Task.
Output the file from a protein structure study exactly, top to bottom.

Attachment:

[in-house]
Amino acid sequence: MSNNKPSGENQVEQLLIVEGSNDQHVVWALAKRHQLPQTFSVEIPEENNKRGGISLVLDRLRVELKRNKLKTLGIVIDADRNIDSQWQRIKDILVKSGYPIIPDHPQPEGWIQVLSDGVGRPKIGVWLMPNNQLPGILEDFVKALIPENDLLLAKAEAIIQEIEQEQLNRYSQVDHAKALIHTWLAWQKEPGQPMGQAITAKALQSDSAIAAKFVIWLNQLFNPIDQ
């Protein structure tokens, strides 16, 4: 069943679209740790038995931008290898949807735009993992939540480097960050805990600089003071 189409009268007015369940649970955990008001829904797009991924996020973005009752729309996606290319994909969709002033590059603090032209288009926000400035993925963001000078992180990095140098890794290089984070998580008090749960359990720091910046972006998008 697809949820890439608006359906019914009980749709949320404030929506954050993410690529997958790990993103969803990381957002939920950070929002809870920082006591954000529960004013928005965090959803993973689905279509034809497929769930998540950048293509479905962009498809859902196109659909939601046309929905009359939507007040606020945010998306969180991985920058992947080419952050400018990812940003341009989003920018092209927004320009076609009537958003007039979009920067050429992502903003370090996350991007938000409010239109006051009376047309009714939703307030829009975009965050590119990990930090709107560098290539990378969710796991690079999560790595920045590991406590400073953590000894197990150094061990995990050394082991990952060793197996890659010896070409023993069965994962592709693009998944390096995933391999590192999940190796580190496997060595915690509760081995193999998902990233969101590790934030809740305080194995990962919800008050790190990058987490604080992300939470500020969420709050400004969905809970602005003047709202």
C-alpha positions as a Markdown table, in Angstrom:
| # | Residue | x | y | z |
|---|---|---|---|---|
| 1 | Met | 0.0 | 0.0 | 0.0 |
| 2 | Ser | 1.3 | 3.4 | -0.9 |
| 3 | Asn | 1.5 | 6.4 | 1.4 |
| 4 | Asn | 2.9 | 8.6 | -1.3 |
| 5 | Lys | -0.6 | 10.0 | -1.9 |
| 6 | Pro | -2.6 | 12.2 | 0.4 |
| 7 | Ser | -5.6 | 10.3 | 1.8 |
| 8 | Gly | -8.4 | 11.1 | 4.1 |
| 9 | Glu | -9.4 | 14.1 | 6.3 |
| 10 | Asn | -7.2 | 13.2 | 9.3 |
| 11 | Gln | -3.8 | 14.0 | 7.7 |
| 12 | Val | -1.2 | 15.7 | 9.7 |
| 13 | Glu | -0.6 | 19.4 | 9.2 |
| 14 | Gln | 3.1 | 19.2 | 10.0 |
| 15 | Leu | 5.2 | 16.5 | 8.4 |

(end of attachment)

[in-house]
Amino acid sequence: MSNNKPSGENQVEQLLIVEGSNDQHVVWALAKRHQLPQTFSVEIPEENNKRGGISLVLDRLRVELKRNKLKTLGIVIDADRNIDSQWQRIKDILVKSGYPIIPDHPQPEGWIQVLSDGVGRPKIGVWLMPNNQLPGILEDFVKALIPENDLLLAKAEAIIQEIEQEQLNRYSQVDHAKALIHTWLAWQKEPGQPMGQAITAKALQSDSAIAAKFVIWLNQLFNPIDQ
């Protein structure tokens, strides 16, 4: 069943679209740790038995931008290898949807735009993992939540480097960050805990600089003071 189409009268007015369940649970955990008001829904797009991924996020973005009752729309996606290319994909969709002033590059603090032209288009926000400035993925963001000078992180990095140098890794290089984070998580008090749960359990720091910046972006998008 697809949820890439608006359906019914009980749709949320404030929506954050993410690529997958790990993103969803990381957002939920950070929002809870920082006591954000529960004013928005965090959803993973689905279509034809497929769930998540950048293509479905962009498809859902196109659909939601046309929905009359939507007040606020945010998306969180991985920058992947080419952050400018990812940003341009989003920018092209927004320009076609009537958003007039979009920067050429992502903003370090996350991007938000409010239109006051009376047309009714939703307030829009975009965050590119990990930090709107560098290539990378969710796991690079999560790595920045590991406590400073953590000894197990150094061990995990050394082991990952060793197996890659010896070409023993069965994962592709693009998944390096995933391999590192999940190796580190496997060595915690509760081995193999998902990233969101590790934030809740305080194995990962919800008050790190990058987490604080992300939470500020969420709050400004969905809970602005003047709202």
C-alpha positions as a Markdown table, in Angstrom:
| # | Residue | x | y | z |
|---|---|---|---|---|
| 1 | Met | 0.0 | 0.0 | 0.0 |
| 2 | Ser | 1.3 | 3.4 | -0.9 |
| 3 | Asn | 1.5 | 6.4 | 1.4 |
| 4 | Asn | 2.9 | 8.6 | -1.3 |
| 5 | Lys | -0.6 | 10.0 | -1.9 |
| 6 | Pro | -2.6 | 12.2 | 0.4 |
| 7 | Ser | -5.6 | 10.3 | 1.8 |
| 8 | Gly | -8.4 | 11.1 | 4.1 |
| 9 | Glu | -9.4 | 14.1 | 6.3 |
| 10 | Asn | -7.2 | 13.2 | 9.3 |
| 11 | Gln | -3.8 | 14.0 | 7.7 |
| 12 | Val | -1.2 | 15.7 | 9.7 |
| 13 | Glu | -0.6 | 19.4 | 9.2 |
| 14 | Gln | 3.1 | 19.2 | 10.0 |
| 15 | Leu | 5.2 | 16.5 | 8.4 |